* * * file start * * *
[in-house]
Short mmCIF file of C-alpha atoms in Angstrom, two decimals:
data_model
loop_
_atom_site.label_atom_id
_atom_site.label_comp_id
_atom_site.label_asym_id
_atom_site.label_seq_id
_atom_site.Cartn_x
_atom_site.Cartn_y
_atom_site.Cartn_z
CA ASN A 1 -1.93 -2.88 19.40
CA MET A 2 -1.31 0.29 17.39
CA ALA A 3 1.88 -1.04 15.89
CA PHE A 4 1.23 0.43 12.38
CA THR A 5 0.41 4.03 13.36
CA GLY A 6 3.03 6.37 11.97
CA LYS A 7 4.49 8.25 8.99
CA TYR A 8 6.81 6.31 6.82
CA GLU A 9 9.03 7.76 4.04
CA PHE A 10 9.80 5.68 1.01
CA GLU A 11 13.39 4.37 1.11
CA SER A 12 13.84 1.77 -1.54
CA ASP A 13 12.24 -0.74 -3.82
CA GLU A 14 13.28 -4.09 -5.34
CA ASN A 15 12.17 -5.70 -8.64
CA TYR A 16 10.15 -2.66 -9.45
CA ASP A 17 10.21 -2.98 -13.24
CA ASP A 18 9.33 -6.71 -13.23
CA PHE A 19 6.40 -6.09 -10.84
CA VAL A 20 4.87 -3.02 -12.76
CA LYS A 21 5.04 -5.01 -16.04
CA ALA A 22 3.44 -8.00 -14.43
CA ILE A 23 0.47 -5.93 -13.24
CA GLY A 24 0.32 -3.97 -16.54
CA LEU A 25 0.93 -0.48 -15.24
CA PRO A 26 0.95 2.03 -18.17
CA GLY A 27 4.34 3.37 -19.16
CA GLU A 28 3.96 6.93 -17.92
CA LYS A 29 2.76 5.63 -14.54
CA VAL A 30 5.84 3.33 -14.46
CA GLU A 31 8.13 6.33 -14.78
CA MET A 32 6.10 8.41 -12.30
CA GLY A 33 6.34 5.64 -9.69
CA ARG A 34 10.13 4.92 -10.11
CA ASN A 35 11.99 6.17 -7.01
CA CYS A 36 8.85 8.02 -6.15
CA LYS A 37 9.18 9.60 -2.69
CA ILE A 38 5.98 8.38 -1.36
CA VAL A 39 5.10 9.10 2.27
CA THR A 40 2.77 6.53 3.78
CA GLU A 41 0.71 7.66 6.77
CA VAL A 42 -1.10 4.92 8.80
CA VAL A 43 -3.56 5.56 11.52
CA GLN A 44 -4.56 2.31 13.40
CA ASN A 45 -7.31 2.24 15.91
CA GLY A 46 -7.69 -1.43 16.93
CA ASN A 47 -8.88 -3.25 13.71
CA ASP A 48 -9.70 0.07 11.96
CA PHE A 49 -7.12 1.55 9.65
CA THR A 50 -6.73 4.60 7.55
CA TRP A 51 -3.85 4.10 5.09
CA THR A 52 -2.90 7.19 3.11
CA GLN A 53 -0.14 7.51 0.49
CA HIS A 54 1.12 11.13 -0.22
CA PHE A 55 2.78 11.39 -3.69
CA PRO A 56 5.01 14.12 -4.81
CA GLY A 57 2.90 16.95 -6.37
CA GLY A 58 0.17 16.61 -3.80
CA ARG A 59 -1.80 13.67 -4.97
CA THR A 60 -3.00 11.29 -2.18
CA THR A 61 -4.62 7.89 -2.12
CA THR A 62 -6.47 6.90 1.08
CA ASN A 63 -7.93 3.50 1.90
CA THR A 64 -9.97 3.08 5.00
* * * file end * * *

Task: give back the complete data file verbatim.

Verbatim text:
[in-house]
Short mmCIF file of C-alpha atoms in Angstrom, two decimals:
data_model
loop_
_atom_site.label_atom_id
_atom_site.label_comp_id
_atom_site.label_asym_id
_atom_site.label_seq_id
_atom_site.Cartn_x
_atom_site.Cartn_y
_atom_site.Cartn_z
CA ASN A 1 -1.93 -2.88 19.40
CA MET A 2 -1.31 0.29 17.39
CA ALA A 3 1.88 -1.04 15.89
CA PHE A 4 1.23 0.43 12.38
CA THR A 5 0.41 4.03 13.36
CA GLY A 6 3.03 6.37 11.97
CA LYS A 7 4.49 8.25 8.99
CA TYR A 8 6.81 6.31 6.82
CA GLU A 9 9.03 7.76 4.04
CA PHE A 10 9.80 5.68 1.01
CA GLU A 11 13.39 4.37 1.11
CA SER A 12 13.84 1.77 -1.54
CA ASP A 13 12.24 -0.74 -3.82
CA GLU A 14 13.28 -4.09 -5.34
CA ASN A 15 12.17 -5.70 -8.64
CA TYR A 16 10.15 -2.66 -9.45
CA ASP A 17 10.21 -2.98 -13.24
CA ASP A 18 9.33 -6.71 -13.23
CA PHE A 19 6.40 -6.09 -10.84
CA VAL A 20 4.87 -3.02 -12.76
CA LYS A 21 5.04 -5.01 -16.04
CA ALA A 22 3.44 -8.00 -14.43
CA ILE A 23 0.47 -5.93 -13.24
CA GLY A 24 0.32 -3.97 -16.54
CA LEU A 25 0.93 -0.48 -15.24
CA PRO A 26 0.95 2.03 -18.17
CA GLY A 27 4.34 3.37 -19.16
CA GLU A 28 3.96 6.93 -17.92
CA LYS A 29 2.76 5.63 -14.54
CA VAL A 30 5.84 3.33 -14.46
CA GLU A 31 8.13 6.33 -14.78
CA MET A 32 6.10 8.41 -12.30
CA GLY A 33 6.34 5.64 -9.69
CA ARG A 34 10.13 4.92 -10.11
CA ASN A 35 11.99 6.17 -7.01
CA CYS A 36 8.85 8.02 -6.15
CA LYS A 37 9.18 9.60 -2.69
CA ILE A 38 5.98 8.38 -1.36
CA VAL A 39 5.10 9.10 2.27
CA THR A 40 2.77 6.53 3.78
CA GLU A 41 0.71 7.66 6.77
CA VAL A 42 -1.10 4.92 8.80
CA VAL A 43 -3.56 5.56 11.52
CA GLN A 44 -4.56 2.31 13.40
CA ASN A 45 -7.31 2.24 15.91
CA GLY A 46 -7.69 -1.43 16.93
CA ASN A 47 -8.88 -3.25 13.71
CA ASP A 48 -9.70 0.07 11.96
CA PHE A 49 -7.12 1.55 9.65
CA THR A 50 -6.73 4.60 7.55
CA TRP A 51 -3.85 4.10 5.09
CA THR A 52 -2.90 7.19 3.11
CA GLN A 53 -0.14 7.51 0.49
CA HIS A 54 1.12 11.13 -0.22
CA PHE A 55 2.78 11.39 -3.69
CA PRO A 56 5.01 14.12 -4.81
CA GLY A 57 2.90 16.95 -6.37
CA GLY A 58 0.17 16.61 -3.80
CA ARG A 59 -1.80 13.67 -4.97
CA THR A 60 -3.00 11.29 -2.18
CA THR A 61 -4.62 7.89 -2.12
CA THR A 62 -6.47 6.90 1.08
CA ASN A 63 -7.93 3.50 1.90
CA THR A 64 -9.97 3.08 5.00